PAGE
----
ST Elevation Myocardial Infarction - STEMI
Early recognition and differentiation of ischaemic chest pain is important. When someone presents with symptoms consistent with ACS they should immediately have an ECG, followed by a clinical medical assessment. All patients need to be given oral aspirin150-300mg if ACS is suspected and there are no contra-indications.
If they meet the criteria for reperfusion, then dependant on their location and access to a cardiac catheter lab, and time from onset of symptoms, they should receive fibrinolysis or percutaneous coronary intervention (PCI).
ECG Criteria for STEMI:
Persistent ST elevation in two contiguous chest lead of >2mm, OR
Two contiguous limb leads of >1mm, OR
New left bundle branch block (LBBB) pattern
Non-ST Elevation Acute Coronary Syndrome – NSTEACS
When someone presents with minor or no ECG changes a careful clinical history should be taken which includes, assessment of cardiovascular risk factors and history of current symptoms. Further assessments include, physical assessment, ECG, CXR and high sensitivity troponin, among other blood tests.
Patients will be stratified as being low, intermediate or high risk according to their troponin levels, clinical presentation and risk factor profile.
To facilitate this risk stratification assessment of troponin levels may be required at 3 hours and up to 6 hours from presentation, if initially negative.
A positive troponin test supported by clinical history in the absence of other causes for elevated troponin, is strongly suggestive of acute myocardial infarction (MI) – high risk ACS.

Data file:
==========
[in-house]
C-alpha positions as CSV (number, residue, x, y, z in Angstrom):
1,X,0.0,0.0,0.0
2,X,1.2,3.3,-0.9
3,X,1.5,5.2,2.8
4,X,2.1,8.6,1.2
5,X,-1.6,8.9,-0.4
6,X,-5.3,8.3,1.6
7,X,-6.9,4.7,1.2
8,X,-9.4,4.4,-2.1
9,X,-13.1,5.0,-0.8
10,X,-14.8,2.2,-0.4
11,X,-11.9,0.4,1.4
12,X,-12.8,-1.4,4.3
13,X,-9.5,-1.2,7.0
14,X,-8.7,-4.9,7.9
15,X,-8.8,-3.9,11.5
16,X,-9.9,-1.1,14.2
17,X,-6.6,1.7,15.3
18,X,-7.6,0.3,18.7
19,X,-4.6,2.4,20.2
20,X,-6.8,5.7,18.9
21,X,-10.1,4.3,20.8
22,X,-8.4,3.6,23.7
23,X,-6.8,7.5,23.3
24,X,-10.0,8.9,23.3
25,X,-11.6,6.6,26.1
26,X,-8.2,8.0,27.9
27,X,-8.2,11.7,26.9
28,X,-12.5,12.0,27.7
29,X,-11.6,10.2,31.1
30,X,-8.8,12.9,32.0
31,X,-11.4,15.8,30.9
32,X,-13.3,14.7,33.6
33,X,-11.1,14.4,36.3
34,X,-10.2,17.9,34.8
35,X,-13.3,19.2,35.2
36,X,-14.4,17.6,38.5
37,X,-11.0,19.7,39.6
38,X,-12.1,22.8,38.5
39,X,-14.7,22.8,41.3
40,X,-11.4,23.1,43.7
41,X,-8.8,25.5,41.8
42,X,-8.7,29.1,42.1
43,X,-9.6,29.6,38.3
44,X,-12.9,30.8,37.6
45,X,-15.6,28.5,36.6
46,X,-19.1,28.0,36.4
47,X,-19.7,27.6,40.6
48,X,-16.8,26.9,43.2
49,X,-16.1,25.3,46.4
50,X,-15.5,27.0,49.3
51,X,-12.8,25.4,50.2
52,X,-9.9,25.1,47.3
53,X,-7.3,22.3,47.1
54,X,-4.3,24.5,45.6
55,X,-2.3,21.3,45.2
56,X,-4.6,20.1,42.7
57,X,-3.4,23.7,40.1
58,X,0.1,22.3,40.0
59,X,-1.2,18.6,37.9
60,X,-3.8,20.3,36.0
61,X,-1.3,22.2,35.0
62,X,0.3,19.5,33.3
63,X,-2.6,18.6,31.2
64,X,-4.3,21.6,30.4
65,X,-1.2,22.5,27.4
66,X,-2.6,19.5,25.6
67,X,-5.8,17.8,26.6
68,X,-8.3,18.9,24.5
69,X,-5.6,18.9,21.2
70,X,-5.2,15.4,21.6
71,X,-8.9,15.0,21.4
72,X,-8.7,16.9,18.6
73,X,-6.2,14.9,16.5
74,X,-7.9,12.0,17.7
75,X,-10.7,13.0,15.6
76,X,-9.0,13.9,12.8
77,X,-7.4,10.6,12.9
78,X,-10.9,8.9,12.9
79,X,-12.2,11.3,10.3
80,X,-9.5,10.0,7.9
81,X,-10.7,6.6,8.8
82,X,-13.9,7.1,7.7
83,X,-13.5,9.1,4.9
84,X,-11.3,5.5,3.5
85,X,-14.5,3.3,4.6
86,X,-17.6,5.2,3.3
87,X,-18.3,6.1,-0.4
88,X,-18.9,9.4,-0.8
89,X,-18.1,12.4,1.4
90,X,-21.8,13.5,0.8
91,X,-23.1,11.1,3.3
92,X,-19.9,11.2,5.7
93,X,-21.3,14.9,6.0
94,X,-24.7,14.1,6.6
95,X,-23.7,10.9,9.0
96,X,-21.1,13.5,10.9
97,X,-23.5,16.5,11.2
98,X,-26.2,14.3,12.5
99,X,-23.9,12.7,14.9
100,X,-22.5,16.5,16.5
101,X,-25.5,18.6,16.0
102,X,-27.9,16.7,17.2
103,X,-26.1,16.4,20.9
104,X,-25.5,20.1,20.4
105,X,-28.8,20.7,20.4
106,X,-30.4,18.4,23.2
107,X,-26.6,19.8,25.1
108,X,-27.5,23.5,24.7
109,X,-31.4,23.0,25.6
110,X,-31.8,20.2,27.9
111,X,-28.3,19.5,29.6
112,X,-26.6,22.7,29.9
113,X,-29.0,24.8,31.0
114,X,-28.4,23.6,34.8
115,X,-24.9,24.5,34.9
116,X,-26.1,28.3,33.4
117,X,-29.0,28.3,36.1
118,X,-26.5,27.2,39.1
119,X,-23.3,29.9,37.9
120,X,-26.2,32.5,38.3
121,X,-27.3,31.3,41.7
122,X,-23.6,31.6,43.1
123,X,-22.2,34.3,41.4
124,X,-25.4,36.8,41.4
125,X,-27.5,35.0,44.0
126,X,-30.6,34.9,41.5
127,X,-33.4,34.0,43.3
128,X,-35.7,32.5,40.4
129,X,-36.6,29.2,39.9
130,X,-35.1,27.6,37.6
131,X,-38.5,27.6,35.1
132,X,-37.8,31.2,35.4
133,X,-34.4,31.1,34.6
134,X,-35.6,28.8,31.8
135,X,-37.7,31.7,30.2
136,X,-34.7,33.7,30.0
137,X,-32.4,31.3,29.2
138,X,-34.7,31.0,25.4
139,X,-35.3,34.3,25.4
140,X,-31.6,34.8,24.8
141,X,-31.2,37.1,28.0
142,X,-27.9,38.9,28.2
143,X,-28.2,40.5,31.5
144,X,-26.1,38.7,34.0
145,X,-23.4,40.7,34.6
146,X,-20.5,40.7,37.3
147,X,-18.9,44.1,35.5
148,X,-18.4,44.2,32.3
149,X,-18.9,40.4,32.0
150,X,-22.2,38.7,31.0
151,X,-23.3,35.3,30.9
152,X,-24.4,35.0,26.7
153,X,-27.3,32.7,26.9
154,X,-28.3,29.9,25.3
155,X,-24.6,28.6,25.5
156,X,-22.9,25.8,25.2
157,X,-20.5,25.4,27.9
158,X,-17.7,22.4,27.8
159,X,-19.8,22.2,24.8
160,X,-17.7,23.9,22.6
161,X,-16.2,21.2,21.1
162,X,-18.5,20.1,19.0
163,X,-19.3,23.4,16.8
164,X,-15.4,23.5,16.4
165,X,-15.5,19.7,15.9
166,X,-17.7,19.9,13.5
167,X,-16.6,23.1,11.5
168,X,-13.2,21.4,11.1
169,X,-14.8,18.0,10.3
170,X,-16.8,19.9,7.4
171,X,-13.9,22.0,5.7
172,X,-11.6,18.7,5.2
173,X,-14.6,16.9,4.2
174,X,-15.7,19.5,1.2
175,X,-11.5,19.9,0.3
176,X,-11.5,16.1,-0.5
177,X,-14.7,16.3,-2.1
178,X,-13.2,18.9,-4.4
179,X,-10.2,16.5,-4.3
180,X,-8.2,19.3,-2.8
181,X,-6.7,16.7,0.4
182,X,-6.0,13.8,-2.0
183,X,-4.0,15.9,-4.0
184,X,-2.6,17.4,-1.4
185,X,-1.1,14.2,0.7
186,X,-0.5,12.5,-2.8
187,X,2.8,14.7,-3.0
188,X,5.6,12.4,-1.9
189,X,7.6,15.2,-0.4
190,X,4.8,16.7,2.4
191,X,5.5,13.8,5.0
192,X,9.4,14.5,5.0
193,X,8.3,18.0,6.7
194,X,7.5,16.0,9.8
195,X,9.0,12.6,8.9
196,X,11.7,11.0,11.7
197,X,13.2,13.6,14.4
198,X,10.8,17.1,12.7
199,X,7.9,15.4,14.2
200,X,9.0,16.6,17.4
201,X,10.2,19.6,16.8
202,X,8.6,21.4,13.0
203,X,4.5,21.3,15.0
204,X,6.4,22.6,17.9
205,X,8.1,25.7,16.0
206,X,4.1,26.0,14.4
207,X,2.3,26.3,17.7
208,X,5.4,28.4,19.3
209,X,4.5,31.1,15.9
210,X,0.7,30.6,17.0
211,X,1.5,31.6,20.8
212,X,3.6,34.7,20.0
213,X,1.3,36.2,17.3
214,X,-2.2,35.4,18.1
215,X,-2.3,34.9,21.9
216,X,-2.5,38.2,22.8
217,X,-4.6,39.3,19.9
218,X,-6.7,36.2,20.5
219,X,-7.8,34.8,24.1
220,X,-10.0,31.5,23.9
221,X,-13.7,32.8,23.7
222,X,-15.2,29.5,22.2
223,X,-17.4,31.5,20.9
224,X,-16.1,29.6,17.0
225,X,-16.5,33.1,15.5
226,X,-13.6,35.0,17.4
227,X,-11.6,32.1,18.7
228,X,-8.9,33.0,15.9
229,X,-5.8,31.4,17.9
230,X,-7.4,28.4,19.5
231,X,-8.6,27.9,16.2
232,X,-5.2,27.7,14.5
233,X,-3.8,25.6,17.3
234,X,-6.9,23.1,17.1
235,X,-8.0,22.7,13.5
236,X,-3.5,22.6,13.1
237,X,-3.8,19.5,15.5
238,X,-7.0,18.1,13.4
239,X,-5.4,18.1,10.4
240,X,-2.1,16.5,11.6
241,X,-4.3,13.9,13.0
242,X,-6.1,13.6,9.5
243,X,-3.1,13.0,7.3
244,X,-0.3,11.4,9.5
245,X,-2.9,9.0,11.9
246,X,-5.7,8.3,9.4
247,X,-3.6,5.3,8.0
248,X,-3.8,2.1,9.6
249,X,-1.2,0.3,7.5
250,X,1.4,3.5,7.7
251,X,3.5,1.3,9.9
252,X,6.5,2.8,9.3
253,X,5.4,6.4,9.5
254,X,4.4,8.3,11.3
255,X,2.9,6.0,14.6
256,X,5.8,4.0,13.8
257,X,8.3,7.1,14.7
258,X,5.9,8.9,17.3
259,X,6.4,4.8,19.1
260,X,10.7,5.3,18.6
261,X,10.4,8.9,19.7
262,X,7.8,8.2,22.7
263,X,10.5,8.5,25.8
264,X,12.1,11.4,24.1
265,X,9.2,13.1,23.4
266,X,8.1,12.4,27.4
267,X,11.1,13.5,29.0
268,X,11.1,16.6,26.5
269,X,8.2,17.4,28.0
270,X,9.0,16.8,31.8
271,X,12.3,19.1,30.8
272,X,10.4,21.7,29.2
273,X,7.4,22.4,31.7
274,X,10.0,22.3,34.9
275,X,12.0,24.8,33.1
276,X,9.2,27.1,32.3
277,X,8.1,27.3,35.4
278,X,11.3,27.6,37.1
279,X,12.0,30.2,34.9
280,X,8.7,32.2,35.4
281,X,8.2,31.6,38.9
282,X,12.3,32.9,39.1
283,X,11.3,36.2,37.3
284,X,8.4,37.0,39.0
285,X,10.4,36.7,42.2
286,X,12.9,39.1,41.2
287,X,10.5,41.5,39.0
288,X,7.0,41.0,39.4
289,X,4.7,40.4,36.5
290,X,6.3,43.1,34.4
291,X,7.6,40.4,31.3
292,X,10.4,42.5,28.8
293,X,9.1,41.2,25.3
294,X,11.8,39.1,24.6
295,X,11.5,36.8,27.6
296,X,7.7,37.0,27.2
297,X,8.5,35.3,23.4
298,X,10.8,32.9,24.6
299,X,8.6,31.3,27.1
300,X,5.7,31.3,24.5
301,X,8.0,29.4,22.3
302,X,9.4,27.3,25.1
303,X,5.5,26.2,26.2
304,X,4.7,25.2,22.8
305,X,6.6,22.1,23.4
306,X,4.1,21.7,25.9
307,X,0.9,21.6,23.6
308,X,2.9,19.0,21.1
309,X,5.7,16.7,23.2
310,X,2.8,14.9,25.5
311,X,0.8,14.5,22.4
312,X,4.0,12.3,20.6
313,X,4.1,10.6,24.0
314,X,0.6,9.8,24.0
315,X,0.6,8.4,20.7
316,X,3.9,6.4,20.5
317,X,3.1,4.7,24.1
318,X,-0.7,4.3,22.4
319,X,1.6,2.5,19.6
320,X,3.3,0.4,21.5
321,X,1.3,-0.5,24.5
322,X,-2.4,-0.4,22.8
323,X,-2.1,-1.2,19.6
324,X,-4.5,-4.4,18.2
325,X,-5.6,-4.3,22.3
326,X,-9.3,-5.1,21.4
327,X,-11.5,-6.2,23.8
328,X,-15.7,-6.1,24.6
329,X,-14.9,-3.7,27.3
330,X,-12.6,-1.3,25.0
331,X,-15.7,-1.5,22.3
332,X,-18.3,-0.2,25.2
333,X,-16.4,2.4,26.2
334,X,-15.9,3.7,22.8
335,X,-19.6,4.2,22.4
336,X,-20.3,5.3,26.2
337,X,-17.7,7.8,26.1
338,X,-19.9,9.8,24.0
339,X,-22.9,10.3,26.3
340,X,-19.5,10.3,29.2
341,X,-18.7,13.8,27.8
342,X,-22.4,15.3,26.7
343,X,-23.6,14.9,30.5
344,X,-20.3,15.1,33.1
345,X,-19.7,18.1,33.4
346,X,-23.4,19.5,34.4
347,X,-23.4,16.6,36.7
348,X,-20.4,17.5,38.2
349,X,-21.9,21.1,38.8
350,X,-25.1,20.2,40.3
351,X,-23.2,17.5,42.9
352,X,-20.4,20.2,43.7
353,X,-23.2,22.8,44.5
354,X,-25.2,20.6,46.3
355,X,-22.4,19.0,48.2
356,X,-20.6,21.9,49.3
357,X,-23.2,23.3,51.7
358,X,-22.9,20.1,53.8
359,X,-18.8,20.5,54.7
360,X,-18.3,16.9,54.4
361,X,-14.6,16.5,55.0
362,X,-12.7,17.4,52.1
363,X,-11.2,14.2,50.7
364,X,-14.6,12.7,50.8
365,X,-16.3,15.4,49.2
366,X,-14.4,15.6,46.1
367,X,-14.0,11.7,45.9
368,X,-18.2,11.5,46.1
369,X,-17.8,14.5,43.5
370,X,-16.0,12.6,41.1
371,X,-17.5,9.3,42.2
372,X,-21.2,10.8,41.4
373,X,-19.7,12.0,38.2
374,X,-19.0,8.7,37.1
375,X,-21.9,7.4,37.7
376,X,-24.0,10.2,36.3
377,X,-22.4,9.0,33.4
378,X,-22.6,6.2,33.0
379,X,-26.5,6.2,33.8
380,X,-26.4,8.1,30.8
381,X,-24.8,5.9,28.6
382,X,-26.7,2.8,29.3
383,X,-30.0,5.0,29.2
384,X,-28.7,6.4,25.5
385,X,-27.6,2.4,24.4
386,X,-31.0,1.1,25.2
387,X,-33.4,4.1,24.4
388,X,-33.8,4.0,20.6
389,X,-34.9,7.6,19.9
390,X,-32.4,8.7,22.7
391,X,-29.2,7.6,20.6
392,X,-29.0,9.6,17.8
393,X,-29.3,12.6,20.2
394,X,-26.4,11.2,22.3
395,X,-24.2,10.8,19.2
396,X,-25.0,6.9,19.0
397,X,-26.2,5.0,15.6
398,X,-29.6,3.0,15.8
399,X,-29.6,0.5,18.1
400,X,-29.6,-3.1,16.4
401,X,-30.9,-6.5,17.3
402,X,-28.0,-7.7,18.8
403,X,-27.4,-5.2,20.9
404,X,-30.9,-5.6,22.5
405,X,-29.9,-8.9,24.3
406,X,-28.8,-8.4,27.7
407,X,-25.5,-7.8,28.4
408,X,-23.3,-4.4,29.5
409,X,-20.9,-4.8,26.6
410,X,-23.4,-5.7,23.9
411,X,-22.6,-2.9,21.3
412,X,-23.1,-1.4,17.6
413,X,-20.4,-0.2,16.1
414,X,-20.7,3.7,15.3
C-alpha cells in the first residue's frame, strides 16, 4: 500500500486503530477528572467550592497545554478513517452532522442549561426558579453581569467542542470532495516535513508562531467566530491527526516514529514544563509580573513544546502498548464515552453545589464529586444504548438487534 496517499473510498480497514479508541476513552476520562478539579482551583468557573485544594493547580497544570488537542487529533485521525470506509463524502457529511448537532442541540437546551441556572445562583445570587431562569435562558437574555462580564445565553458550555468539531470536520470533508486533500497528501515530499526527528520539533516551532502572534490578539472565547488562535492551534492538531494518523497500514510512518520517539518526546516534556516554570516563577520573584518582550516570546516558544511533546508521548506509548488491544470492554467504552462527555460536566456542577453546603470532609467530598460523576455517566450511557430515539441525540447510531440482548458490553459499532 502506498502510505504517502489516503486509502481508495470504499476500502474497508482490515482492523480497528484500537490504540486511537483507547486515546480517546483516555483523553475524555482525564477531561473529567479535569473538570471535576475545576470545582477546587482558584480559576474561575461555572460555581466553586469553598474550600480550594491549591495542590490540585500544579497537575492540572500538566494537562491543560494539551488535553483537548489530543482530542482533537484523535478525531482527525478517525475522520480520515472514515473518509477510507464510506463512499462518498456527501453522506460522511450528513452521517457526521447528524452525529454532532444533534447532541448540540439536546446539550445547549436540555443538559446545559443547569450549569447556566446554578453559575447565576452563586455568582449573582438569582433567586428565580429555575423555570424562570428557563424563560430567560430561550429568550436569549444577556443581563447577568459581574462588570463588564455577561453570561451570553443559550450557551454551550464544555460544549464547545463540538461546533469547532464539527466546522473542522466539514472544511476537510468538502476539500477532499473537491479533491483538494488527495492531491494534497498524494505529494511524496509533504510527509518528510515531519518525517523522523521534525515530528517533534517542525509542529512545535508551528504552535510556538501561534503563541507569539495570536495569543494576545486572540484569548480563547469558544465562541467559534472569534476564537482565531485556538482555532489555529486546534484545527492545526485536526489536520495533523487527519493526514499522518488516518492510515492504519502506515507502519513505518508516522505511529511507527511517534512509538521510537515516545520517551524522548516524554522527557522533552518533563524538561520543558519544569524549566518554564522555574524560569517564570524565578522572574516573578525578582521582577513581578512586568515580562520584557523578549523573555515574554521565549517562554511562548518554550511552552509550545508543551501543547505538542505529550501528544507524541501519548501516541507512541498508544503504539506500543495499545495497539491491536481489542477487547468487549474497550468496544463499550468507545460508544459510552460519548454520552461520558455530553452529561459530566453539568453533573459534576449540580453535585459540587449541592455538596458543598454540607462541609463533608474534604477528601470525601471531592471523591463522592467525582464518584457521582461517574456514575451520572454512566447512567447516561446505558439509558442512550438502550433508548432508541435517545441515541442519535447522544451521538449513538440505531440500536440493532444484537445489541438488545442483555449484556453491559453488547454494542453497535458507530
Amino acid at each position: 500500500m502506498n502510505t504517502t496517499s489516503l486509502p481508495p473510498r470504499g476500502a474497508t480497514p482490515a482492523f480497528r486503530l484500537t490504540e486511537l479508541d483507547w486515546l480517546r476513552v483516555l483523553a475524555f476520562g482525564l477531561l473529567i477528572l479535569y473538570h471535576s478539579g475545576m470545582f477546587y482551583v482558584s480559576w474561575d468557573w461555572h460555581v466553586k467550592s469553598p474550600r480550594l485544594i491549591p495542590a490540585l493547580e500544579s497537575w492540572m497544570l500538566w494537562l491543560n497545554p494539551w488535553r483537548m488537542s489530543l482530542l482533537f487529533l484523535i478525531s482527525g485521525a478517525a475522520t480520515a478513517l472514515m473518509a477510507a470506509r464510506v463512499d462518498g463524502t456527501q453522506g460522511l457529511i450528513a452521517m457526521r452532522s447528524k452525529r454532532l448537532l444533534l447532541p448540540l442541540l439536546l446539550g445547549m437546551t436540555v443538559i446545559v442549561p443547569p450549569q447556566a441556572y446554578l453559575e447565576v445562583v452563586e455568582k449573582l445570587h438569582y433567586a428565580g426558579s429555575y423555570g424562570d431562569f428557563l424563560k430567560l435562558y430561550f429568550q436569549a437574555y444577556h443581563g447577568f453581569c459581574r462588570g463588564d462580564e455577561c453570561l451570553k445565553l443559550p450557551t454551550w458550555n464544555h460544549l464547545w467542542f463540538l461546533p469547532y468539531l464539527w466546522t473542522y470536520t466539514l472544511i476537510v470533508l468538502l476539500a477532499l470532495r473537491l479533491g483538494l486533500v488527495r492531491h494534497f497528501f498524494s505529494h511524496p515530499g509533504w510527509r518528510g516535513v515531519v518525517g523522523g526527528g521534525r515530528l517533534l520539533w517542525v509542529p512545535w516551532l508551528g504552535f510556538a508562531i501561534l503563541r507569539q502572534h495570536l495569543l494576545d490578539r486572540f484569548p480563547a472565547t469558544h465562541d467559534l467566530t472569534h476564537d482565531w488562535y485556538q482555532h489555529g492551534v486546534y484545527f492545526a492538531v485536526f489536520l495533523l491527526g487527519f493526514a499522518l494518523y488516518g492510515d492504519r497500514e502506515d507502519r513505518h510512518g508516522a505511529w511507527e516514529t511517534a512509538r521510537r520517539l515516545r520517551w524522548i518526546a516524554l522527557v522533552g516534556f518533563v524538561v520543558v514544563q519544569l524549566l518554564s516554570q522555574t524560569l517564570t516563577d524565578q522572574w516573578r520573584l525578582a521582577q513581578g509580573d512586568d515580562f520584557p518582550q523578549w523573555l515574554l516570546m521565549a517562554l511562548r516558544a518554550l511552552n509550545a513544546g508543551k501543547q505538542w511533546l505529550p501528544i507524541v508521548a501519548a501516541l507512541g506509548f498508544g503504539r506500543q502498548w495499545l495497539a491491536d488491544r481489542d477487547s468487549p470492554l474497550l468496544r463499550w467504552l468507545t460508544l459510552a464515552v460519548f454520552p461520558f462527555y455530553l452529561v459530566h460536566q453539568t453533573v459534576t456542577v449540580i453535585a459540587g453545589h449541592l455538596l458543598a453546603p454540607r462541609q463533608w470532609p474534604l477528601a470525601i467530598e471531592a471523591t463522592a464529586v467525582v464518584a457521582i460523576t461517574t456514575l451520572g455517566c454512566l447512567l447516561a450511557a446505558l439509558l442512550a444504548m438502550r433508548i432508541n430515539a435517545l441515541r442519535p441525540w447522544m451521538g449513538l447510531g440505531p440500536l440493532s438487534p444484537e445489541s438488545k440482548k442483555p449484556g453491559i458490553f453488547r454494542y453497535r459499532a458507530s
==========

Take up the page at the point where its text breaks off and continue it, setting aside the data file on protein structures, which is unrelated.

A negative troponin test throughout this time frame in the absence of ongoing symptoms suggests a low risk category, and these patients will be referred for coronary artery disease ‘rule-out’, through exercise stress testing.
For further information on low, intermediate and high risk NSTEACS refer to the ACS treatment algorithm pathway.
All patients eligible for cardiac rehabilitation should be given the opportunity to enrol in a cardiac rehabilitation program during or shortly after their stay in hospital. Cardiac rehabilitation aims to slow or reverse disease progression and to optimise functioning by providing physical, mental and social support and improving health behaviours.
Cardiovascular risk factor education is provided in a way that motivates patients and enables them to self-manage their lifestyle risks and identified needs for change.
Effective strategies to manage patients with ACS include: